But, we still have centers of attention. Such centers are more diversified than ever before, but, to those who pay attention to the center, the center is the center. And sometimes, the center does function with great power.

For example, an influencer. Say they have a million followers. If this isn’t power, then I don’t know what is.

Some influencers enjoy their work, a lot. But also, some of them confess that they are very stressed. They are doing hard work. Because, imagine the pressure of so many people looking at you, even though it’s not in the same timespace as it would’ve happened at a court. In the case of the modern influencers, the witnessing of the center—the influencer—happens across timespace, in a digital way. But, in some ways, that’s… that’s way more intense. The center doesn’t necessarily know when or who or where or how or why the witnessing happens. Anybody could be looking at the center. All the time. From anywhere.

For a million people to have their gaze upon you is extreme pressure. There are, I imagine, certain things that these influencers can only do because of their power, but also, there must be certain things they cannot do.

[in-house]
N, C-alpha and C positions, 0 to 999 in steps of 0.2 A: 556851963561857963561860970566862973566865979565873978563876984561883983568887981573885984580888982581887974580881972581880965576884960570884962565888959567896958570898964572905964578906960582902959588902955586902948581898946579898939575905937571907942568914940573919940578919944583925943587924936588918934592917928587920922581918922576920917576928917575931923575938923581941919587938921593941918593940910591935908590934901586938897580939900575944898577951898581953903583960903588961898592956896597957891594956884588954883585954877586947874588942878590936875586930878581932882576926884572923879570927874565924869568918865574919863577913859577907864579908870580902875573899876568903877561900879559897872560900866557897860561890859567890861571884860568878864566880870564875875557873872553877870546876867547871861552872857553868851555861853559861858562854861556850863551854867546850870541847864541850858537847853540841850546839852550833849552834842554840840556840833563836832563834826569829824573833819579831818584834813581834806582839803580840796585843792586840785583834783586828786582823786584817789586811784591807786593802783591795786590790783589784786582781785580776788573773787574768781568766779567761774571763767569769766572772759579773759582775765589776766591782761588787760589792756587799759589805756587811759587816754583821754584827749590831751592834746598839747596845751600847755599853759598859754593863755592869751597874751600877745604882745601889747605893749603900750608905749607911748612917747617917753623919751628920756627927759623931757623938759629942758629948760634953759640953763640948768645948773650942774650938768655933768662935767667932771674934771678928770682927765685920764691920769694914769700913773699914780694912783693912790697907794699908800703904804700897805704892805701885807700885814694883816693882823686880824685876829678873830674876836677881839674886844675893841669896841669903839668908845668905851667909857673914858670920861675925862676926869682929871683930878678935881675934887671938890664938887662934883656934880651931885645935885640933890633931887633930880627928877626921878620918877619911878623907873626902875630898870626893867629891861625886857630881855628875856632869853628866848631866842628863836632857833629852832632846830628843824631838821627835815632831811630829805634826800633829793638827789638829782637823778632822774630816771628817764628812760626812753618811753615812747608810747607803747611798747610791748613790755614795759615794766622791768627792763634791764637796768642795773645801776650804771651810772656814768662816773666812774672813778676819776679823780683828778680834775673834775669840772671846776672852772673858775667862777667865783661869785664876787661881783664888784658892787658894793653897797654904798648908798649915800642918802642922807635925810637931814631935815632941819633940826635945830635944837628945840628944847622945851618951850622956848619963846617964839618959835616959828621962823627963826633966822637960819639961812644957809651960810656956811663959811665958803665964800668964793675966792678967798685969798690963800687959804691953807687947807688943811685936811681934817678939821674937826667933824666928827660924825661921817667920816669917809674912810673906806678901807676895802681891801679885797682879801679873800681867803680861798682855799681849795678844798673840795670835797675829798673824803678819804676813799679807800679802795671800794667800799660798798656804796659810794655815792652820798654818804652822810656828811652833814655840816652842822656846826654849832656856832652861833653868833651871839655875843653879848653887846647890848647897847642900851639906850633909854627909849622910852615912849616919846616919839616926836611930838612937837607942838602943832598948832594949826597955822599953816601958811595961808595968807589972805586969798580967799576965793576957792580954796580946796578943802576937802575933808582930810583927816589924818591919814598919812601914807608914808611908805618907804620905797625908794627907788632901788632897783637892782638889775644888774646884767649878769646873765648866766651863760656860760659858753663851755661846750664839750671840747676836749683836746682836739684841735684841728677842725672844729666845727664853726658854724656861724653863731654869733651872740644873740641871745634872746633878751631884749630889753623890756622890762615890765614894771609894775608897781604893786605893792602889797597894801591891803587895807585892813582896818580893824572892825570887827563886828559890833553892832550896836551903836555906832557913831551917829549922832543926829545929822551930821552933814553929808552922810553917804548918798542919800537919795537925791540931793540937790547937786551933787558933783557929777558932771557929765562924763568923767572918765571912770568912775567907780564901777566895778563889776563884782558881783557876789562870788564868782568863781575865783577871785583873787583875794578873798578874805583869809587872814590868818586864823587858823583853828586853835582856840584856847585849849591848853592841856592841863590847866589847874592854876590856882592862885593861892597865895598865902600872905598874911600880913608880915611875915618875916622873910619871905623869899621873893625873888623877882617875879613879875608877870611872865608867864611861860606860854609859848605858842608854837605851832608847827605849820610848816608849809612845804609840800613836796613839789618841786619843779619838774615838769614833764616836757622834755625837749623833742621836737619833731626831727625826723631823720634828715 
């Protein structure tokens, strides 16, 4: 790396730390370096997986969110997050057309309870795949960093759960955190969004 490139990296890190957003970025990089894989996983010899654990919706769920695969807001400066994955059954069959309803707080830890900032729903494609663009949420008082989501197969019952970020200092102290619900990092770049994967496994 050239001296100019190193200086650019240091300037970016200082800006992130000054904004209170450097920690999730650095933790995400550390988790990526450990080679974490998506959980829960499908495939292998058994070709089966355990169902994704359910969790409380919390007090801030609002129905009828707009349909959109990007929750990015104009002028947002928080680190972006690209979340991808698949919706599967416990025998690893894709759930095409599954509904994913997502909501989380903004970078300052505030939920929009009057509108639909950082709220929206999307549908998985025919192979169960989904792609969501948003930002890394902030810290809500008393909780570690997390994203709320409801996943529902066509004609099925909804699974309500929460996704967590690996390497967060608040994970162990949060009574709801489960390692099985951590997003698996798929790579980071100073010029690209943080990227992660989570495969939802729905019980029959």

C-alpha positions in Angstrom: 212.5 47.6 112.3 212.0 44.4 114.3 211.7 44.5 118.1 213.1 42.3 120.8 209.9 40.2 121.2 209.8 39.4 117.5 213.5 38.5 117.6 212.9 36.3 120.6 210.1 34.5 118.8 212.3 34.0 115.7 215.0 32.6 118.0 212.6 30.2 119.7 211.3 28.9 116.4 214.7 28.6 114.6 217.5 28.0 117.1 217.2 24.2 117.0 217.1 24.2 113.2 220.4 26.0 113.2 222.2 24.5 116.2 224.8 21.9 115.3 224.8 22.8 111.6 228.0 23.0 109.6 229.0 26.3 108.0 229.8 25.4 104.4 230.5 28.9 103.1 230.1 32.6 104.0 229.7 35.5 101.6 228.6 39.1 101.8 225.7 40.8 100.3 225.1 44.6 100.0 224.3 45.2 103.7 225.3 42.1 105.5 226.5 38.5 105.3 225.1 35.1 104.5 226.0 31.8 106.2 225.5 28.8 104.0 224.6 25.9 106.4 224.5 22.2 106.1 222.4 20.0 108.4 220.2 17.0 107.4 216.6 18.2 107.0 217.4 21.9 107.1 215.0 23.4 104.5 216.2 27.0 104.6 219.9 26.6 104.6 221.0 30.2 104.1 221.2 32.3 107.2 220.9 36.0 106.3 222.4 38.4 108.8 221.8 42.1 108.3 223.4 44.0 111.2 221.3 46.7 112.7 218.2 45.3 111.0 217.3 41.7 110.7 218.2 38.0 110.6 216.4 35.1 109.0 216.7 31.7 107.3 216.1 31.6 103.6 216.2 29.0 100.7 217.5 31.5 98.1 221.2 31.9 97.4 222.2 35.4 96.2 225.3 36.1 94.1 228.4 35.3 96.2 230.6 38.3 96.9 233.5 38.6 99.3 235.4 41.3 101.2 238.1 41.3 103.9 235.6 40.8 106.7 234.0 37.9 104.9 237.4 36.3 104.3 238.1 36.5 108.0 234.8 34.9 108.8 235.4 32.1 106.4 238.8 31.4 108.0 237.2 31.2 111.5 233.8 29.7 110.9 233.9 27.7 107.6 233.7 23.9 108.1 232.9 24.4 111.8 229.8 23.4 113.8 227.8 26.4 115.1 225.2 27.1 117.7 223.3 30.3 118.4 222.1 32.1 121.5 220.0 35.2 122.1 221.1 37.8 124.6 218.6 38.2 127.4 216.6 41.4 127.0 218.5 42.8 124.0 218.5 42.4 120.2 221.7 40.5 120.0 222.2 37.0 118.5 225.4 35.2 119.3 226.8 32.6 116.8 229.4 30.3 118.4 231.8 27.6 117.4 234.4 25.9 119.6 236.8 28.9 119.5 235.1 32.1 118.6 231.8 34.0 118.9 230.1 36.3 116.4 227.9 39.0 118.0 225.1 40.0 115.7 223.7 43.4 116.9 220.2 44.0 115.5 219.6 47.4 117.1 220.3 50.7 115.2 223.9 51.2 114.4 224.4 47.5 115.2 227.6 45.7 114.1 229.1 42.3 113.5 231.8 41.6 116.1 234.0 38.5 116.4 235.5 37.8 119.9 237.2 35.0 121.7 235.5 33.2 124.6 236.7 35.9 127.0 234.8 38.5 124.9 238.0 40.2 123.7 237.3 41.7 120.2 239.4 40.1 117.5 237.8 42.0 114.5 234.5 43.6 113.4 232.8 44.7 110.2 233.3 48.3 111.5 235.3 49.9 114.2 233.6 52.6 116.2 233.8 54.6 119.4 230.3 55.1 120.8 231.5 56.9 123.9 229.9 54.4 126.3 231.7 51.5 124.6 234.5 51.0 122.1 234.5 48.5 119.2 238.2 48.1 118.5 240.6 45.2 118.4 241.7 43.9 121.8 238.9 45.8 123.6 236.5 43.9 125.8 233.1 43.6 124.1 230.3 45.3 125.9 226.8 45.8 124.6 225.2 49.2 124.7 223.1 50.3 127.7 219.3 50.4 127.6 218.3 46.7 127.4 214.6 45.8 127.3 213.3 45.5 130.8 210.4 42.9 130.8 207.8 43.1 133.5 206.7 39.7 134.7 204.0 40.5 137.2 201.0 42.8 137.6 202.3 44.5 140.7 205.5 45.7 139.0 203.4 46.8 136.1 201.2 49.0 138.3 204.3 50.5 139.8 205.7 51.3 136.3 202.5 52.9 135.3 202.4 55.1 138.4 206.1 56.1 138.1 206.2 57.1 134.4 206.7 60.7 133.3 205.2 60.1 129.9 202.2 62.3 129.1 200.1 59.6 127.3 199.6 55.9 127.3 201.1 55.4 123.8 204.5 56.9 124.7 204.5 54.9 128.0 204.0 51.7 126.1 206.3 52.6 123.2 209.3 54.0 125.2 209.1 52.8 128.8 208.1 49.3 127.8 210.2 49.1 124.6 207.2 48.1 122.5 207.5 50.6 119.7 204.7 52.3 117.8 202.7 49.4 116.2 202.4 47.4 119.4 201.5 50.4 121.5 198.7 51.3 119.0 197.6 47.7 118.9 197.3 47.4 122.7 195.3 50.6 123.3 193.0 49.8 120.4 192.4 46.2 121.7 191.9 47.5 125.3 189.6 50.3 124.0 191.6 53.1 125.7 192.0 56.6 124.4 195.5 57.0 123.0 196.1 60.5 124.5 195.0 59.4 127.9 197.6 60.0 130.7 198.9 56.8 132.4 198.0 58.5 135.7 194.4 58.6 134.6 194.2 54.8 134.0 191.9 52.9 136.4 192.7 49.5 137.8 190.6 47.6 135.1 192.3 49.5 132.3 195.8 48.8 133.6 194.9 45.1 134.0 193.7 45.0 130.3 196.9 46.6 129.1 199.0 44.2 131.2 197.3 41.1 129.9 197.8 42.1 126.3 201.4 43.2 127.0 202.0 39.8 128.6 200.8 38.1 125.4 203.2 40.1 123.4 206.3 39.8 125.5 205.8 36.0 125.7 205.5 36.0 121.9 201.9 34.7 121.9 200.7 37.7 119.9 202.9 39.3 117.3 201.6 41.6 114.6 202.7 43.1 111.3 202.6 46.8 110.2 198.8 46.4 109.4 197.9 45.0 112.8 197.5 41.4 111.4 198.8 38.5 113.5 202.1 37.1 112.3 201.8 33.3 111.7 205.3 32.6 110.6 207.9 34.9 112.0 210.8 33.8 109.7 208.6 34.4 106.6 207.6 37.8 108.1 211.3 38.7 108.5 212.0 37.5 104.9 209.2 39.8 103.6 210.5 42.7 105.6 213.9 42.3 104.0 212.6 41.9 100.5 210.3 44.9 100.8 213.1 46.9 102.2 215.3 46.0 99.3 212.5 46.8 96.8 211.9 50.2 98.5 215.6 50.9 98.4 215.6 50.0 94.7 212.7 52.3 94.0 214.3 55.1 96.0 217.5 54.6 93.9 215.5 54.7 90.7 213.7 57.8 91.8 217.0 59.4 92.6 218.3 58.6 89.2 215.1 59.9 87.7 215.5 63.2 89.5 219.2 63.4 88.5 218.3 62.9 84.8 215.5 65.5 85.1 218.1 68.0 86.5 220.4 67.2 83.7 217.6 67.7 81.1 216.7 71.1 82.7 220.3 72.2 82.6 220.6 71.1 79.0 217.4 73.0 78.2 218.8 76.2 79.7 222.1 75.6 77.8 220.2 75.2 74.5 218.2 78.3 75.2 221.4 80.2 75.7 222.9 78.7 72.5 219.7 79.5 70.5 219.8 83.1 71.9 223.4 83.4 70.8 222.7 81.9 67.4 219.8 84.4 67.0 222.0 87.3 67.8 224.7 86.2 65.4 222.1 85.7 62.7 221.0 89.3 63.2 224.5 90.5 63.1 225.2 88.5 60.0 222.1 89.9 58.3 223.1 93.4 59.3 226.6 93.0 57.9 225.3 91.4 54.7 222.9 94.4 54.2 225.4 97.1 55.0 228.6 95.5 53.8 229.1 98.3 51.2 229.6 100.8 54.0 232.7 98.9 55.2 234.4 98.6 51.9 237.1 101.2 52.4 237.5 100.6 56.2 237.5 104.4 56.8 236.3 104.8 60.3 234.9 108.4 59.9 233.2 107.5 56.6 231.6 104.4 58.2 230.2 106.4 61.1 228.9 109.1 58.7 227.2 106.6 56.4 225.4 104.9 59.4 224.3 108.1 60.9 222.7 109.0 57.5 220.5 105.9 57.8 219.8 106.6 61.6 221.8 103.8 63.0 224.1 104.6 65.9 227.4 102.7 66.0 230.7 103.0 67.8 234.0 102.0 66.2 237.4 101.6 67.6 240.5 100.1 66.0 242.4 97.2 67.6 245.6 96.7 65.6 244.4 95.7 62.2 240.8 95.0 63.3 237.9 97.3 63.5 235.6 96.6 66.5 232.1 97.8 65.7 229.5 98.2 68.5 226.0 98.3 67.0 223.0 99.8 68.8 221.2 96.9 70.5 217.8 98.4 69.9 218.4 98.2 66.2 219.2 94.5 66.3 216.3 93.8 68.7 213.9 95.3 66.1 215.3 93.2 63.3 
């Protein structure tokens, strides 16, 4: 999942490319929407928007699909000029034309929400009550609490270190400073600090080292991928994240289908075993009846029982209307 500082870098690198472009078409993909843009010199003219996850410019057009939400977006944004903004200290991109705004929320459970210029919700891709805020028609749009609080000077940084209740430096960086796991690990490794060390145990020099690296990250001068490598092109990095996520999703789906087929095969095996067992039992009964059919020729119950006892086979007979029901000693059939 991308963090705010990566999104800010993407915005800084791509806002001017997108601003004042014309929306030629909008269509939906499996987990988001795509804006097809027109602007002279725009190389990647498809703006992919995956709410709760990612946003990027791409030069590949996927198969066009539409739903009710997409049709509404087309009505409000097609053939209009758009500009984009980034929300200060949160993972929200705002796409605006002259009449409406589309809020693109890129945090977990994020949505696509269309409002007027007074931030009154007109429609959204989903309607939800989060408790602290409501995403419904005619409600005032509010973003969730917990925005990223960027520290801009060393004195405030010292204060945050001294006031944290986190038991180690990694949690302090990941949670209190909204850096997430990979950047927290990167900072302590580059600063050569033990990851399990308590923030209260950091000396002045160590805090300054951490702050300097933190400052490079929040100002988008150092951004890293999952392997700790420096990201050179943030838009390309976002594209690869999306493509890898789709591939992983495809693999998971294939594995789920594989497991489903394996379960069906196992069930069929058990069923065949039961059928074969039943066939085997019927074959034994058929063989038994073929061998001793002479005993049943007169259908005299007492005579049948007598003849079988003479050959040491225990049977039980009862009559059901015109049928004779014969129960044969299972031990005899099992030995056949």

Going back to Louis XIV. Maybe he thought that everyone was looking at him. And maybe he was right. At court, people must have been looking at the king, at least once or twice. They must have at least glanced at him. Who else would they be looking at?

And so, maybe, after losing all his teeth, he might have been sad, super self-conscious, maybe even depressed, for reasons beyond simple vanity. For the same reasons that today’s famous people have a hard time dealing with very public… scandals, to use a comprehensive word here, for the same reason, Louis might have felt extreme pressure. His power could have put him in a position where he was more vulnerable to his condition. A peasant at the time might have been likelier to happily live with toothlessness than Louis. And Louis as the king perhaps didn’t have as many options as I am assuming here.

And thus, one way or another, too much power makes a person powerless.

And, very quickly, let’s talk about the word “grotesque.” This word doesn’t necessarily mean something negative, in an absolute way. The definition of grotesque, according to Google, is:

comically or repulsively ugly or distorted. Incongruous or inappropriate to a shocking degree.